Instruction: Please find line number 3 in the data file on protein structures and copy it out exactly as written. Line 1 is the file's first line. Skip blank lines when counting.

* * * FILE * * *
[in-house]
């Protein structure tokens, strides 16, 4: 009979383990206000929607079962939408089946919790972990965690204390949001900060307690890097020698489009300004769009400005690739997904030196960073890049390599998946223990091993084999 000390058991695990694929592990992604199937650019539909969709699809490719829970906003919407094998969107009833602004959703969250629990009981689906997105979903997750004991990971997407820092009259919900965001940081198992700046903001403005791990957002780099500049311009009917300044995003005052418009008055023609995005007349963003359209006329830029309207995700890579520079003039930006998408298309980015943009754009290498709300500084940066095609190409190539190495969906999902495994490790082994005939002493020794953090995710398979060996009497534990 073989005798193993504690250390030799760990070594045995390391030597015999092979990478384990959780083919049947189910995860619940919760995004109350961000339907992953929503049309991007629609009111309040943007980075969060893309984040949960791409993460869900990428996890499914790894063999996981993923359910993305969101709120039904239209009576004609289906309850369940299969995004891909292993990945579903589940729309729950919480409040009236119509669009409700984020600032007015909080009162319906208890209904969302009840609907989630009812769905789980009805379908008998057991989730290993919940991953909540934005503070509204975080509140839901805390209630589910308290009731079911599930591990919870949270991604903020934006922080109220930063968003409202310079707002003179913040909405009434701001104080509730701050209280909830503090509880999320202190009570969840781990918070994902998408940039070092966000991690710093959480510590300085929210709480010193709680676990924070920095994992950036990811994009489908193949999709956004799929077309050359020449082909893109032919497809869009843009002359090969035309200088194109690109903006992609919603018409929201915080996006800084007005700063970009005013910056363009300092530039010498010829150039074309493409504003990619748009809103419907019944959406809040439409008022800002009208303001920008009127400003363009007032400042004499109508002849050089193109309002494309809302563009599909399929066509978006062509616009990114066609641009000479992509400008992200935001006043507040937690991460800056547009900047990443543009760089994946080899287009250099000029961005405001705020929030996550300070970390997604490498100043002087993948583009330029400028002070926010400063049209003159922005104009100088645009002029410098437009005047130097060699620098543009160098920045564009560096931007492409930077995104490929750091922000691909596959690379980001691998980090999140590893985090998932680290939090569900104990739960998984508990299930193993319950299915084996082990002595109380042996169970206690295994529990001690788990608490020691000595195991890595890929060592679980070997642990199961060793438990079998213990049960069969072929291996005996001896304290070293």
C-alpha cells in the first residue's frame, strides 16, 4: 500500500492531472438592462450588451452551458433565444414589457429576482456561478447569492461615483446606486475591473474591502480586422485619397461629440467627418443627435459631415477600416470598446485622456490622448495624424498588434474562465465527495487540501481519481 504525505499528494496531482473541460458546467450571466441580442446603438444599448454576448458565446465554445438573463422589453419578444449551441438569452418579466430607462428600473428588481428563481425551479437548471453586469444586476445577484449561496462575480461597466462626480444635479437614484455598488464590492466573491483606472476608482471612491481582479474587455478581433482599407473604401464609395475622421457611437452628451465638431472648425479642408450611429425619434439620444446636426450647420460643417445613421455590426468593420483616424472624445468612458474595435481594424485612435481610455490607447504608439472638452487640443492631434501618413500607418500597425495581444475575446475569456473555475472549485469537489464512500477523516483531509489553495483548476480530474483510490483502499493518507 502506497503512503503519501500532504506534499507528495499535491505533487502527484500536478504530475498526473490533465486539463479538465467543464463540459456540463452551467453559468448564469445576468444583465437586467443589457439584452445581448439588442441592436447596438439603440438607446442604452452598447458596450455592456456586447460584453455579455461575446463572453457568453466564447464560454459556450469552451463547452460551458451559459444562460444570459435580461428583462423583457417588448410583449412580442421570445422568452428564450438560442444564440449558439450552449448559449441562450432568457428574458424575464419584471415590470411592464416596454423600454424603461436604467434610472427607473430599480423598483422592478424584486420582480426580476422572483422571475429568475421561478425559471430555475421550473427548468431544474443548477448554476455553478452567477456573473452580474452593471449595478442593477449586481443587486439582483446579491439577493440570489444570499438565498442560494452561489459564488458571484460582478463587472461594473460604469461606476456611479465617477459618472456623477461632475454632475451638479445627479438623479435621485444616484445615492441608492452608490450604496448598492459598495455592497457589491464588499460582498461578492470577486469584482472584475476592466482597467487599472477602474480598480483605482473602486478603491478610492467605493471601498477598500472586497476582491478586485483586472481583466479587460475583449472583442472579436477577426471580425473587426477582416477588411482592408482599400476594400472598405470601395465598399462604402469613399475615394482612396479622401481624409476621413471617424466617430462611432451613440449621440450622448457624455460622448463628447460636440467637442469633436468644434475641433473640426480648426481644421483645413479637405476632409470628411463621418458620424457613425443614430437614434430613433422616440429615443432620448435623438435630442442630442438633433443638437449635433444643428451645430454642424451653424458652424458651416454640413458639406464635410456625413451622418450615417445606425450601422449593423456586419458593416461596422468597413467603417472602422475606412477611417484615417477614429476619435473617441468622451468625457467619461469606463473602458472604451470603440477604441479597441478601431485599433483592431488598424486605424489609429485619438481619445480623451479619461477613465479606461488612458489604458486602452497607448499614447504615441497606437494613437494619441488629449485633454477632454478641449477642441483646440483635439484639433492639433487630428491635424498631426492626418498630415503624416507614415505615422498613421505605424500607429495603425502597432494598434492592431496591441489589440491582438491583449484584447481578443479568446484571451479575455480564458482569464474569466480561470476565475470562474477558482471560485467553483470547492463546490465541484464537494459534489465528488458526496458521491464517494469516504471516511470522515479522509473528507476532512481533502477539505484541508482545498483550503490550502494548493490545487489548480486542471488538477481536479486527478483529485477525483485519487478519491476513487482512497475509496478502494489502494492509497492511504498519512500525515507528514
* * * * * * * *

C-alpha cells in the first residue's frame, strides 16, 4: 500500500492531472438592462450588451452551458433565444414589457429576482456561478447569492461615483446606486475591473474591502480586422485619397461629440467627418443627435459631415477600416470598446485622456490622448495624424498588434474562465465527495487540501481519481 504525505499528494496531482473541460458546467450571466441580442446603438444599448454576448458565446465554445438573463422589453419578444449551441438569452418579466430607462428600473428588481428563481425551479437548471453586469444586476445577484449561496462575480461597466462626480444635479437614484455598488464590492466573491483606472476608482471612491481582479474587455478581433482599407473604401464609395475622421457611437452628451465638431472648425479642408450611429425619434439620444446636426450647420460643417445613421455590426468593420483616424472624445468612458474595435481594424485612435481610455490607447504608439472638452487640443492631434501618413500607418500597425495581444475575446475569456473555475472549485469537489464512500477523516483531509489553495483548476480530474483510490483502499493518507 502506497503512503503519501500532504506534499507528495499535491505533487502527484500536478504530475498526473490533465486539463479538465467543464463540459456540463452551467453559468448564469445576468444583465437586467443589457439584452445581448439588442441592436447596438439603440438607446442604452452598447458596450455592456456586447460584453455579455461575446463572453457568453466564447464560454459556450469552451463547452460551458451559459444562460444570459435580461428583462423583457417588448410583449412580442421570445422568452428564450438560442444564440449558439450552449448559449441562450432568457428574458424575464419584471415590470411592464416596454423600454424603461436604467434610472427607473430599480423598483422592478424584486420582480426580476422572483422571475429568475421561478425559471430555475421550473427548468431544474443548477448554476455553478452567477456573473452580474452593471449595478442593477449586481443587486439582483446579491439577493440570489444570499438565498442560494452561489459564488458571484460582478463587472461594473460604469461606476456611479465617477459618472456623477461632475454632475451638479445627479438623479435621485444616484445615492441608492452608490450604496448598492459598495455592497457589491464588499460582498461578492470577486469584482472584475476592466482597467487599472477602474480598480483605482473602486478603491478610492467605493471601498477598500472586497476582491478586485483586472481583466479587460475583449472583442472579436477577426471580425473587426477582416477588411482592408482599400476594400472598405470601395465598399462604402469613399475615394482612396479622401481624409476621413471617424466617430462611432451613440449621440450622448457624455460622448463628447460636440467637442469633436468644434475641433473640426480648426481644421483645413479637405476632409470628411463621418458620424457613425443614430437614434430613433422616440429615443432620448435623438435630442442630442438633433443638437449635433444643428451645430454642424451653424458652424458651416454640413458639406464635410456625413451622418450615417445606425450601422449593423456586419458593416461596422468597413467603417472602422475606412477611417484615417477614429476619435473617441468622451468625457467619461469606463473602458472604451470603440477604441479597441478601431485599433483592431488598424486605424489609429485619438481619445480623451479619461477613465479606461488612458489604458486602452497607448499614447504615441497606437494613437494619441488629449485633454477632454478641449477642441483646440483635439484639433492639433487630428491635424498631426492626418498630415503624416507614415505615422498613421505605424500607429495603425502597432494598434492592431496591441489589440491582438491583449484584447481578443479568446484571451479575455480564458482569464474569466480561470476565475470562474477558482471560485467553483470547492463546490465541484464537494459534489465528488458526496458521491464517494469516504471516511470522515479522509473528507476532512481533502477539505484541508482545498483550503490550502494548493490545487489548480486542471488538477481536479486527478483529485477525483485519487478519491476513487482512497475509496478502494489502494492509497492511504498519512500525515507528514